As an amendment to the Communications Act of 1934, the Cable Communications Policy Act of 1984 formally gave the Federal Communications Commission (FCC) jurisdiction over the cable television industry. The act subsequently elicited several First Amendment challenges for allegedly interfering with the expressive rights of the cable industry.
The 1984 act codifies many of the regulations governing cable that had developed during the 1960s. One result was that the FCC no longer has to justify its regulation of cable television based on cable’s interface with over-the-air, broadcast television.The four most significant provisions of the act affect franchises, cable rates, public, educational, and government channels, and programming.
State and local governments received power to award franchises and to determine the qualifications necessary for systems to be awarded local franchises. State or local governments can revoke an operator’s franchise or deny renewal of it if the operator fails to comply substantially with the existing agreement, provides inferior service, proves to be legally or technically unqualified, or fails to meet the future needs of the community.
The act allows regulation of rates only for basic cable service, and then only if no effective competition exists. Cable operators claimed a victory because, given competition from other communication technologies, they perceived rate regulation as unnecessary. Those who opposed the provision argued that cable operated as a monopoly.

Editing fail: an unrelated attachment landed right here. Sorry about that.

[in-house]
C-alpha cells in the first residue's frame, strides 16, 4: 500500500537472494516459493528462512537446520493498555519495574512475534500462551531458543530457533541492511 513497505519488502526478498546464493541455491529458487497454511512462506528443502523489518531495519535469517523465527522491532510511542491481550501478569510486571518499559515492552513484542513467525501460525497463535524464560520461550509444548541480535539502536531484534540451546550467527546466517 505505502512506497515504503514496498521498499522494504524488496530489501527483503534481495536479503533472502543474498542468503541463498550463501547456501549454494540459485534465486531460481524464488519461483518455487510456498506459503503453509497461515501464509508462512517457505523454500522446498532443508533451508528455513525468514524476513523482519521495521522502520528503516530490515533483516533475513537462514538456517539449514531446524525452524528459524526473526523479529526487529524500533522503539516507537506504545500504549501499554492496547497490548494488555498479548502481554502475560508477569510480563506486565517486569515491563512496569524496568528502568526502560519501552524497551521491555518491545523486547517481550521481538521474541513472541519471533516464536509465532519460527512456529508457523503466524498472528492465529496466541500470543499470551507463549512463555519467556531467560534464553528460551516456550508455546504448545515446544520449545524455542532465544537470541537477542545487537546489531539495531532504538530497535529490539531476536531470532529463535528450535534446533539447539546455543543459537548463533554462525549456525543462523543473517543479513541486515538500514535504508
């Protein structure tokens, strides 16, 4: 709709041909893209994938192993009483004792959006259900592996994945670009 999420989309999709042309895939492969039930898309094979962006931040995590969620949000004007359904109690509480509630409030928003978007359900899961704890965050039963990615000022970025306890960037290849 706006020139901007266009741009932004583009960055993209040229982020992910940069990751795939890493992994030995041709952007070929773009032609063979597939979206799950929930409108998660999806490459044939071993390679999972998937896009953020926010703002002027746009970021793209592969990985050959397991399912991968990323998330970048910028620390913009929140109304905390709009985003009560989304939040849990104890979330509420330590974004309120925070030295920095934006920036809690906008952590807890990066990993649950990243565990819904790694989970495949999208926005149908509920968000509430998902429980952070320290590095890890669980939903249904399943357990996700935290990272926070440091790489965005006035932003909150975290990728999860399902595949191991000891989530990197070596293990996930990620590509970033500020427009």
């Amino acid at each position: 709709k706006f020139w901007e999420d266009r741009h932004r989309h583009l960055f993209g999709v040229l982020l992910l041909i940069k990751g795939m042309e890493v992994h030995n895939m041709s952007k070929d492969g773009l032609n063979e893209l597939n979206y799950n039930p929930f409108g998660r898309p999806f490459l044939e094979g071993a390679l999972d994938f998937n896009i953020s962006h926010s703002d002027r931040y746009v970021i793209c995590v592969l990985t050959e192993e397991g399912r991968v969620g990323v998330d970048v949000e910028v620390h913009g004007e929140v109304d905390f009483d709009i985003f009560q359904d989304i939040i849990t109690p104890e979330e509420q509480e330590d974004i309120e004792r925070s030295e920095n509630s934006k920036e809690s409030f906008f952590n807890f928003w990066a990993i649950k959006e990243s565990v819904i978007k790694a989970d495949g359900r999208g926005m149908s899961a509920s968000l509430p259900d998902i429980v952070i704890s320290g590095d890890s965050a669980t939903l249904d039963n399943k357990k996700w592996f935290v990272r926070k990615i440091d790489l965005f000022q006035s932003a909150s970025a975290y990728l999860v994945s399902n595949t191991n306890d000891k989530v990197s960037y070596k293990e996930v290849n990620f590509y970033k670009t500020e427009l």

The 1984 act requires cable operators to set aside channels for public, educational, and governmental use, commonly known as PEG channels. The cable operator exercises little control over the content on these channels, which are used for a wide variety of programming, including but not limited to public meetings, delivery of instructional material, and student-produced television programs.
Although the cable act includes a provision punishing the transmission of obscenity over the cable system, it gives cable operators First Amendment protection for program content (unlike over-the-air broadcasters). State and local government franchisors may specify the number and types of channels and authorize public access, but cannot require specific program services.
The Cable Television Consumer Protection and Competition Act of 1992 and the Telecommunications Act of 1996 revised the Cable Communications Policy Act of 1984 and the Communications Act of 1934. The primary effect of these changes was to increase competition. Although cable companies could now offer telephone services, telephone companies could also offer cable television. The deregulation of ownership rules set forth by the Telecommunications Act of 1996 encouraged mergers and buyouts of cable companies.Send Feedback on this article